Topsy Social Analytics: Twitter Analytics For The Masses (& Free, Too)
There are plenty of social analytics tools, but the most full-featured ones are often too expensive (i.e., geared towards enterprise-level users) and the inexpensive ones usually offer limited functionality. And then there’s Topsy Social Analytics, which was just launched this morning and immediately becomes one of the best free Twitter analytics tools I’ve seen. There […]
There are plenty of social analytics tools, but the most full-featured ones are often too expensive (i.e., geared towards enterprise-level users) and the inexpensive ones usually offer limited functionality.
And then there’s Topsy Social Analytics, which was just launched this morning and immediately becomes one of the best free Twitter analytics tools I’ve seen. There are a number of ways to use it and, if you click that link to check it out, don’t be surprised if you spend the next hour there.
How Topsy Social Analytics Works
With Topsy Social Analytics, you can analyze domains, Twitter usernames, or keywords — and they can be compared over four timeframes: one day, a week, two weeks or a month. Each type of analysis returns different results. Compare three domains, for example, and Topsy analytics will chart the number of links it found to each. Type in three keywords (including names, as in the image at the beginning of this article) and Topsy shows how many times each was mentioned. And if you compare up to three Twitter usernames, Topsy shows how many replies/mentions each received.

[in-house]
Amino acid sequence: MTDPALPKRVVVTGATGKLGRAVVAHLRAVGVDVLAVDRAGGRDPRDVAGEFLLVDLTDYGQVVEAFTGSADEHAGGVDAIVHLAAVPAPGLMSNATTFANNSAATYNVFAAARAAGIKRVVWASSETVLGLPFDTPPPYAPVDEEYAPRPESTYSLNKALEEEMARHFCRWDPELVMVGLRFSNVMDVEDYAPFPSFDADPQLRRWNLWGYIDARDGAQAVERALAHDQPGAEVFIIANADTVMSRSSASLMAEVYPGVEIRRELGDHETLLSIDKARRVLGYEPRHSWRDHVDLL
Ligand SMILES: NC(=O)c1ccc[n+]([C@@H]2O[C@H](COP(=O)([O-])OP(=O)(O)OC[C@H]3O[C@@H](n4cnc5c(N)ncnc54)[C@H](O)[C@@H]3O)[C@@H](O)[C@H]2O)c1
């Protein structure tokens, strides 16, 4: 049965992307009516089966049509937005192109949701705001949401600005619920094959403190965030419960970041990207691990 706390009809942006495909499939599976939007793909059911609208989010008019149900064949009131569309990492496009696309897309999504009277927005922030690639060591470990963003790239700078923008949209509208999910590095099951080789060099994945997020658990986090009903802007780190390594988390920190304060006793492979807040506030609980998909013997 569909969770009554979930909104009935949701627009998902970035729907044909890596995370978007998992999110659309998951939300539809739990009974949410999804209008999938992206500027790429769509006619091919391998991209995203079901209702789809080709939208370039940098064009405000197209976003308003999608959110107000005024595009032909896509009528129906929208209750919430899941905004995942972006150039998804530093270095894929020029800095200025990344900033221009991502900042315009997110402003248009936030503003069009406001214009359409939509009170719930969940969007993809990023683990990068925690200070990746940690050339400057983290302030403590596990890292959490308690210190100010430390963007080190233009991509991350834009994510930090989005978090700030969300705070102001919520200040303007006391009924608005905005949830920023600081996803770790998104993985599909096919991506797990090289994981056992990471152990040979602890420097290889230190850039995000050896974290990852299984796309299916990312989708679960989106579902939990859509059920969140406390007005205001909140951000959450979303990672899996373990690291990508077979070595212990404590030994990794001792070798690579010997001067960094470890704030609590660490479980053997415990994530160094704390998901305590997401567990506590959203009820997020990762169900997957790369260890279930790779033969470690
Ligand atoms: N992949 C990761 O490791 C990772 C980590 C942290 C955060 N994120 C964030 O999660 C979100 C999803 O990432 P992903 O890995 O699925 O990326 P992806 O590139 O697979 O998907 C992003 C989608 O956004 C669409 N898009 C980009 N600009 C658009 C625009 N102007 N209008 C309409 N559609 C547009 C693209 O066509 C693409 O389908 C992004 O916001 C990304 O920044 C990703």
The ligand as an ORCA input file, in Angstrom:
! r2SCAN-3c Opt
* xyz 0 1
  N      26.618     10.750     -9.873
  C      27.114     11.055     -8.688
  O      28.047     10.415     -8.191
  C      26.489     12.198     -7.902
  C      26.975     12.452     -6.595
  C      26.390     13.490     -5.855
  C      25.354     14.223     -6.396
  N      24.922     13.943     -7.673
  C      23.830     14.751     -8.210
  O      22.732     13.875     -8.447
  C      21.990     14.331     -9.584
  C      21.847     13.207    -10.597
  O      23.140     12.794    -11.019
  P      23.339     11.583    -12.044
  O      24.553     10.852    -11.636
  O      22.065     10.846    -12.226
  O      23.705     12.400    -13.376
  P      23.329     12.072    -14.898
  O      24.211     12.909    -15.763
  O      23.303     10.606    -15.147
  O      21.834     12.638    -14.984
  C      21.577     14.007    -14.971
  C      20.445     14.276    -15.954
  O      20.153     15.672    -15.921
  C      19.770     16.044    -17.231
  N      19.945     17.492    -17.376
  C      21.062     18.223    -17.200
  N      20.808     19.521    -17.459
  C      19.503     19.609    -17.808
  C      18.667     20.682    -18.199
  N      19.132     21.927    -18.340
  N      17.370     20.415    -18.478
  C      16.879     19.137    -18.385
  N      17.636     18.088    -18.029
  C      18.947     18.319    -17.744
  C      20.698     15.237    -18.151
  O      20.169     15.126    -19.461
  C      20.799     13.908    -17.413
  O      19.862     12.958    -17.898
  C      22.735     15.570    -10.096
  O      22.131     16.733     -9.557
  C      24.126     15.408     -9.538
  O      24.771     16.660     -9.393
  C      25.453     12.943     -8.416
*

Have a look at the three different types of comparisons:
Topsy says it’s only counting “mentions that matter,” which they define as tweets that have a link or have been retweeted and don’t come from “bots or spam sources.” There’s no additional info on that, at least not that I’ve been able to find so far.
Scroll down the page after any search comparison, and Topsy also shows the top links in the past 24 hours that are related to your comparison — along with several data points that measure the performance of each link, such as influence, “momentum,” “velocity” and “peak.”
Marketers will like this for competitive analysis: Put your domain and two competitors’ domains in the comparison tool and see which links on each site have been most popular. And, it’s a bit hard to see in the screenshot above, but there’s also a link to download the link data in CSV format.
All of this is free. Topsy says an “expanded analytics offering” is in the works for later this year; I’d expect that to be a paid tool, but Topsy’s announcement doesn’t say one way or another.
With OneRiot and others getting away from real-time/Twitter search, this kind of analytics tool falls increasingly on either Topsy or Twitter itself to provide. Topsy has put its first stake in the ground. Twitter also has its own analytics tool, but that’s currently only available to Twitter advertisers. There have been rumors that Twitter would also offer analytics to all users, but that hasn’t materialized yet.